Nothing left but a few scattered feathers. Either the Cooper's Hawk had finished his meal, he took any remaining carcass with him or the squirrels did.
Yes, squirrels are omnivores who regularly eat insects. But I've also seen them with old ham bones and pieces of scavenged fried chicken. Squirrels being squirrels I wouldn't put it past them to try for an opportunist brunch of stolen Cooper's Hawk prey as well.
11:47:08 AM I looked out and once again there was a Cooper's Hawk sitting on the Sparrow Pile. My initial thought was that this one is bigger than the bird on the 3rd, possibly the female from earlier in the season?
She peers down. Activity amongst the sparrows that have taken refuge in the sparrow pile perhaps?
11:47:52 AM Then to her right.
11:48:22 AM Look left.
11:48:25 AM Look right.
11:48:33 AM Look left.
11:48:38 AM Look right.
11:48:47 AM Look left. She appears to be patiently scanning the leaf line.
11:48:50 AM Now instead of looking all the way right, she appears to position her neck differently so she can focus through the gap in the leaves.
11:48:50 AM This change in head position occurred within the same second. She sees something of interest. She holds.
11:49:13 She holds.
11:49:13 She's OFF! Note she is heading directly toward a double trellis with a multi-branched piece of wood between them.
11:49: 15 No hawk visible.
11:49:15 AM No hawk visible.
11:49:15 AM Then the clever girl comes out from behind the sparrow pile and toward the legs of the glider.
11:49:15 AM And she zooms through and out the other side.
Have you been noting the time? I knew they were fast but this is outrageous. She was out of sight for two frames. Came from behind the pile, under the glider, and out again all within the same second.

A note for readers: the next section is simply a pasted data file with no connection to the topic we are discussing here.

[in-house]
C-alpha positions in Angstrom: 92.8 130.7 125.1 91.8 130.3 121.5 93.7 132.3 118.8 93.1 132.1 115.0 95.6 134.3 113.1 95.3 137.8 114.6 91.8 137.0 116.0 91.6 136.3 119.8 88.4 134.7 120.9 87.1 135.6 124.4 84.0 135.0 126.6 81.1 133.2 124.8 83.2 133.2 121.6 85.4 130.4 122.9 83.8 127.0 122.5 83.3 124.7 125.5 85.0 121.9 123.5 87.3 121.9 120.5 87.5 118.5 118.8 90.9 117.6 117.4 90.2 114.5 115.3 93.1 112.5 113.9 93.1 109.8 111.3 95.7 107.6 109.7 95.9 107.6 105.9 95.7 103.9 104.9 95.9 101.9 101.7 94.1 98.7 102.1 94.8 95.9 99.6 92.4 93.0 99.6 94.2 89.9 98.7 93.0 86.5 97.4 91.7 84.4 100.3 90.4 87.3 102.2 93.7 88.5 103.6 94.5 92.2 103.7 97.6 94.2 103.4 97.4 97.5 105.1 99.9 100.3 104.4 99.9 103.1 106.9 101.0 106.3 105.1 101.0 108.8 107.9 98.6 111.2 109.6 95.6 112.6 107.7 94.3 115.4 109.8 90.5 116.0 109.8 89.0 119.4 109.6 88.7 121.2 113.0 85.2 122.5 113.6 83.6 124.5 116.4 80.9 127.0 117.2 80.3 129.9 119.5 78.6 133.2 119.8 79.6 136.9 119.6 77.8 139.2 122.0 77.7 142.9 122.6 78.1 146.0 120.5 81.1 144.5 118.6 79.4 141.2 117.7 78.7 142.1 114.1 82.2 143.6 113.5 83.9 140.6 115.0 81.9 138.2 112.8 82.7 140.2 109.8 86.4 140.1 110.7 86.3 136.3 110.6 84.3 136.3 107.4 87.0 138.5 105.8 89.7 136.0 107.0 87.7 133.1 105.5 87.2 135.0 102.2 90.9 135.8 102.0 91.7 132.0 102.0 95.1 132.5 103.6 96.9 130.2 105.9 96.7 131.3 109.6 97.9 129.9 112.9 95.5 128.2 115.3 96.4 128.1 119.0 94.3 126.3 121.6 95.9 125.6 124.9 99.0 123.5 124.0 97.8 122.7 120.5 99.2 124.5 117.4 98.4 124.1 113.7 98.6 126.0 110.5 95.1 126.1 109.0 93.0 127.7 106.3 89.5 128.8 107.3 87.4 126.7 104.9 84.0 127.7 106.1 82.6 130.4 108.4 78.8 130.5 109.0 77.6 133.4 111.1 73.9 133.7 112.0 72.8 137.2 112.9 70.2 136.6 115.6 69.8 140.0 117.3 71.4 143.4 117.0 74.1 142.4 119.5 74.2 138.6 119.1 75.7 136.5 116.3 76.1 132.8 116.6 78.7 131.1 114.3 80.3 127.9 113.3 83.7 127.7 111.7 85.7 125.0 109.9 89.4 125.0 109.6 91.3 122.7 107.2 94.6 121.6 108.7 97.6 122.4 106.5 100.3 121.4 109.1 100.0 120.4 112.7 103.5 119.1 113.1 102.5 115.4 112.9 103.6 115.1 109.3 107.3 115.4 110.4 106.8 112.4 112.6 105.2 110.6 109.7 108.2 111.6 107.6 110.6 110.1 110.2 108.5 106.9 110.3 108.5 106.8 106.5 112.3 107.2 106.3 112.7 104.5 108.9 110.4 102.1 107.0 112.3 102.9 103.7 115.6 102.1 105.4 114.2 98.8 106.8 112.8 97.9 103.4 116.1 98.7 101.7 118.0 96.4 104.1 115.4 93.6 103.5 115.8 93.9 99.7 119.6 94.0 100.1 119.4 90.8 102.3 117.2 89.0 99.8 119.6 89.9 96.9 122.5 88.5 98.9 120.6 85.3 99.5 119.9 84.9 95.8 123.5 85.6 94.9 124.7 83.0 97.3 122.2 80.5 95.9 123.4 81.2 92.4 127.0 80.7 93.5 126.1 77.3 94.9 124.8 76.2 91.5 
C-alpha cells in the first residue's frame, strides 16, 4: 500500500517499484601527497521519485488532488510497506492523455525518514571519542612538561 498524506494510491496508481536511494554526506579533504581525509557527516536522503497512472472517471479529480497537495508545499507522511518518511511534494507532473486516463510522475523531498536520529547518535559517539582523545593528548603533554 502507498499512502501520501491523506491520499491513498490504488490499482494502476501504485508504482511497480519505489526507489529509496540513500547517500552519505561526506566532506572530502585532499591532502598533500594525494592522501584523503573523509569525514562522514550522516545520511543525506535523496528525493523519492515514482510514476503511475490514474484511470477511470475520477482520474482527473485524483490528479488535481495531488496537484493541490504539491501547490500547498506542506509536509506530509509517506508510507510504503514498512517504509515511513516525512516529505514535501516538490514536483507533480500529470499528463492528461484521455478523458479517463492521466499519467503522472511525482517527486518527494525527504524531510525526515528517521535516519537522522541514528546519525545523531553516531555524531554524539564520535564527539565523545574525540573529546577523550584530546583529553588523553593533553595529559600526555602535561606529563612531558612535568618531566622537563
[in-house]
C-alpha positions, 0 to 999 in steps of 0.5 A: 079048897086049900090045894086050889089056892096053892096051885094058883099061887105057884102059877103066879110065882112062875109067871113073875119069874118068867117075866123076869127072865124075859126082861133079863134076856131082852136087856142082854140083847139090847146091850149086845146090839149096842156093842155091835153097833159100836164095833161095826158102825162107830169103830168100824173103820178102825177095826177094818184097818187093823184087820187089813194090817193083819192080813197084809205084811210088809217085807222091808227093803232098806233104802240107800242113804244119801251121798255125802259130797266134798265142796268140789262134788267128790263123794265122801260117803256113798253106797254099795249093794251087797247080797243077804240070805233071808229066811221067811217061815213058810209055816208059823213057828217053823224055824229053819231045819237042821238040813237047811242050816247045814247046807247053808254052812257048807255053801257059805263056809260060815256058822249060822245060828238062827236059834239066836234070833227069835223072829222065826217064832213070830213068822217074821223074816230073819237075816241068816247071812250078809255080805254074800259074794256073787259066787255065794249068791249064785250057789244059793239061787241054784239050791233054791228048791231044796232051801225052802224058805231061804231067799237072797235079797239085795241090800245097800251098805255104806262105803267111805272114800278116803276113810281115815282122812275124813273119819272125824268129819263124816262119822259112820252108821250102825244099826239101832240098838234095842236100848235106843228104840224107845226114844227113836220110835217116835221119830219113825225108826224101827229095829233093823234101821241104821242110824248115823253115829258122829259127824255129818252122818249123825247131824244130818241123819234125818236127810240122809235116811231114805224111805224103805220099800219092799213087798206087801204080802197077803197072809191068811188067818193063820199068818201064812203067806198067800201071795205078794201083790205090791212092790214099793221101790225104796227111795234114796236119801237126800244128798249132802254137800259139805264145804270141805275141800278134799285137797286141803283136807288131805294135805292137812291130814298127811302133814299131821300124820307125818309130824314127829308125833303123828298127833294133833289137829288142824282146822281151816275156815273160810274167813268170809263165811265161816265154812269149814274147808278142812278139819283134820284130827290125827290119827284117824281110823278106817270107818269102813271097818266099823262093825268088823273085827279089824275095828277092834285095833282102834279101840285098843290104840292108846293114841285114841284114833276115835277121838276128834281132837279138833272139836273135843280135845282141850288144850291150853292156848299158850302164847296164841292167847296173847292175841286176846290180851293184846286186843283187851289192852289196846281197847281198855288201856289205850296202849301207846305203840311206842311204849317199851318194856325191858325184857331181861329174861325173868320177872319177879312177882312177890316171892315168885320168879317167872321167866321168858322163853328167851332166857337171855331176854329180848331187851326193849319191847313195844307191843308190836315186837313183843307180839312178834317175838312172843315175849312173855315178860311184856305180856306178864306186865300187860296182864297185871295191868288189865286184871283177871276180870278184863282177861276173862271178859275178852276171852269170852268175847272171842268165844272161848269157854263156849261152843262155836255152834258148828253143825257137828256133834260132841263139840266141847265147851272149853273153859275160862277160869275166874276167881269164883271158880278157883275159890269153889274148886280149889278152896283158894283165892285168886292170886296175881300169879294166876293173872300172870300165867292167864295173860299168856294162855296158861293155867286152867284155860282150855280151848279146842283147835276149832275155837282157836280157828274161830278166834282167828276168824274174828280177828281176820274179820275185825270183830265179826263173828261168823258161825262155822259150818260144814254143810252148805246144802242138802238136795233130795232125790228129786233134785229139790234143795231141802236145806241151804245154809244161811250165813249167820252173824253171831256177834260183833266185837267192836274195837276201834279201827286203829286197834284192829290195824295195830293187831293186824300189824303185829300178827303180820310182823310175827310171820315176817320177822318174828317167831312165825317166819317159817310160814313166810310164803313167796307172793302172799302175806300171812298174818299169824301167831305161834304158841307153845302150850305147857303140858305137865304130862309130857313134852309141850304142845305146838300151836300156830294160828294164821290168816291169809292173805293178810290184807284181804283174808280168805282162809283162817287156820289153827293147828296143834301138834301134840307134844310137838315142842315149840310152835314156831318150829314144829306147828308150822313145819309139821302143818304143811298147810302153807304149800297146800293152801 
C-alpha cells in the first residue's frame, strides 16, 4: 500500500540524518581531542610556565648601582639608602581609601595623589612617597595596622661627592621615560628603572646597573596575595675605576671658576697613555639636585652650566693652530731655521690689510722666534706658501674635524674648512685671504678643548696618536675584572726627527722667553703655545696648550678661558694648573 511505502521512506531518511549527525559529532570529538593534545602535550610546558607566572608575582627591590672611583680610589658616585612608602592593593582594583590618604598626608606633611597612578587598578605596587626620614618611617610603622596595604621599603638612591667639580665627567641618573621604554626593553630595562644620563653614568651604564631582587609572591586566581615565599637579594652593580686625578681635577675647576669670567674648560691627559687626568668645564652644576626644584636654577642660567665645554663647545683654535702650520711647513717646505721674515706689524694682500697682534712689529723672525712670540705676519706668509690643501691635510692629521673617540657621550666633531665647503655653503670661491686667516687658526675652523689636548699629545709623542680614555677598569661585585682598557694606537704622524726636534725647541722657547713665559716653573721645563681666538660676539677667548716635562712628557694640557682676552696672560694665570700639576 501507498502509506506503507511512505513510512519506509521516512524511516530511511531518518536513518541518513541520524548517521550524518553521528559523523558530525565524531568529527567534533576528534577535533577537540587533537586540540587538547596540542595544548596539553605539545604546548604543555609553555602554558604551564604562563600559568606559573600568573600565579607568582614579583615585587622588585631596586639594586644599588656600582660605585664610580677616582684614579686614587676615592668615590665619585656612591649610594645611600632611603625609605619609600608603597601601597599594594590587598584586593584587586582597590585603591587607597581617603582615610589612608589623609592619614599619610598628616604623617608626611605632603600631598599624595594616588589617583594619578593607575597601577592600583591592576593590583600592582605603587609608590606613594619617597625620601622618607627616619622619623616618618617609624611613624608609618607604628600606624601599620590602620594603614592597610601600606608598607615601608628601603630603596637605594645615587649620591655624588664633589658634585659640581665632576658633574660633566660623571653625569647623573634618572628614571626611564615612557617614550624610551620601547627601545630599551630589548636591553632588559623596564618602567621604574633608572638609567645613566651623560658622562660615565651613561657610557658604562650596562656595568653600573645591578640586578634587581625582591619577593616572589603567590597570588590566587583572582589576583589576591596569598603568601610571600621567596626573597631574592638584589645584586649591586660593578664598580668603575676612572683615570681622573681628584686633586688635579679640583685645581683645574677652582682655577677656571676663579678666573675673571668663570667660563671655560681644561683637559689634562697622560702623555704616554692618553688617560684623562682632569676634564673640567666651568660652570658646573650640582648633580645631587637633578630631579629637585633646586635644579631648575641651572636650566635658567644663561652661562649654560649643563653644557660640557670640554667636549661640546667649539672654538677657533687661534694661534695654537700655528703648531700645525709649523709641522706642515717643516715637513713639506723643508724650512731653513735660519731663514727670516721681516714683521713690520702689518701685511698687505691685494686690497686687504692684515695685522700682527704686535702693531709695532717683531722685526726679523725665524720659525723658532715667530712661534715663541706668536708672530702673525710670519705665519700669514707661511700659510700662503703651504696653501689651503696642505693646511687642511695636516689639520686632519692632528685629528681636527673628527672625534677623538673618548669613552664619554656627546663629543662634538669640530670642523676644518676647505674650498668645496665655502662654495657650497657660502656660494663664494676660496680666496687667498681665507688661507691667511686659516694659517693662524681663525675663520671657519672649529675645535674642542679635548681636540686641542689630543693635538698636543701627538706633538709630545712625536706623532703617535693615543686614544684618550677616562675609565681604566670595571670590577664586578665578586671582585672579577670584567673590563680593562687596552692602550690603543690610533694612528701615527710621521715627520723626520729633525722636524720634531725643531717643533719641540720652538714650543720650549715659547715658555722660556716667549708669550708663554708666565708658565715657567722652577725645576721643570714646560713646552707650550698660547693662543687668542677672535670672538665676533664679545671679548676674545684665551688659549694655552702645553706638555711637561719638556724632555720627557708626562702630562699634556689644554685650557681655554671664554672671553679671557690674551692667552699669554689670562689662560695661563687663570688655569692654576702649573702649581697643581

11:49:16 AM And she flies toward the grapevines very low.
Sorry no photo. I seem to be having a Google storage problem for photos. Note, I haven't asked Google to save my photos for me, but they are doing it anyway. So now I'm not being allowed to do anything with my photographs online for the moment, even though I only store and use photographs from my own external hard drive.
Google has turned into Big Brother and I'm exceedingly annoyed.
AND FROM PONDOVE, A CHIEF WATCHER OF ROSIE AND BOBBY IN WASHINGTON SQUARE PARK, MORE EFFORTS TO STOP THE POISON!
With nothing much happening in the nest except reruns of old
footage, things have been quiet in chat. Our hope is that the cam will once again be "live" in a few months with new eggs. For those of you who have not been in chat or on Facebook, there is some news.
Rat poison has been out in the park. There is a core group of about 10 people that has formed. We email our ideas daily and brainstorm. Adding people to that list would cause each of us to get hundreds of emails a day which wouldn't work so here is what our group suggested as the best solution.
One of our members, Sea, started a forum a few months ago called StopThePoison. We really need more people to help us with this cause. On there, we post the people to contact, copies of the letters already sent, upcoming meetings with officials and what you can do so that Bobby and Rosie will continue to live. We suspect that the poison being used is the same one that killed several of Pale Male's mates as well as putting his last 2 fledglings in rehab.
For the few amount of rats that this poison will kill, is it worth it to lose our hawks? Does it take Bobby and Rosie dying for them to listen to us? They have not so far but we are putting forth great efforts to change this. Please take a few minutes to register on the forum. It may be confusing at first because there are several categories but after a few minutes, it will become clear. Here is the url:
Thank you so, so much. Anything you can contribute, which we'll let you know in detail on the forum, will be greatly appreciated.
Best to all, Pon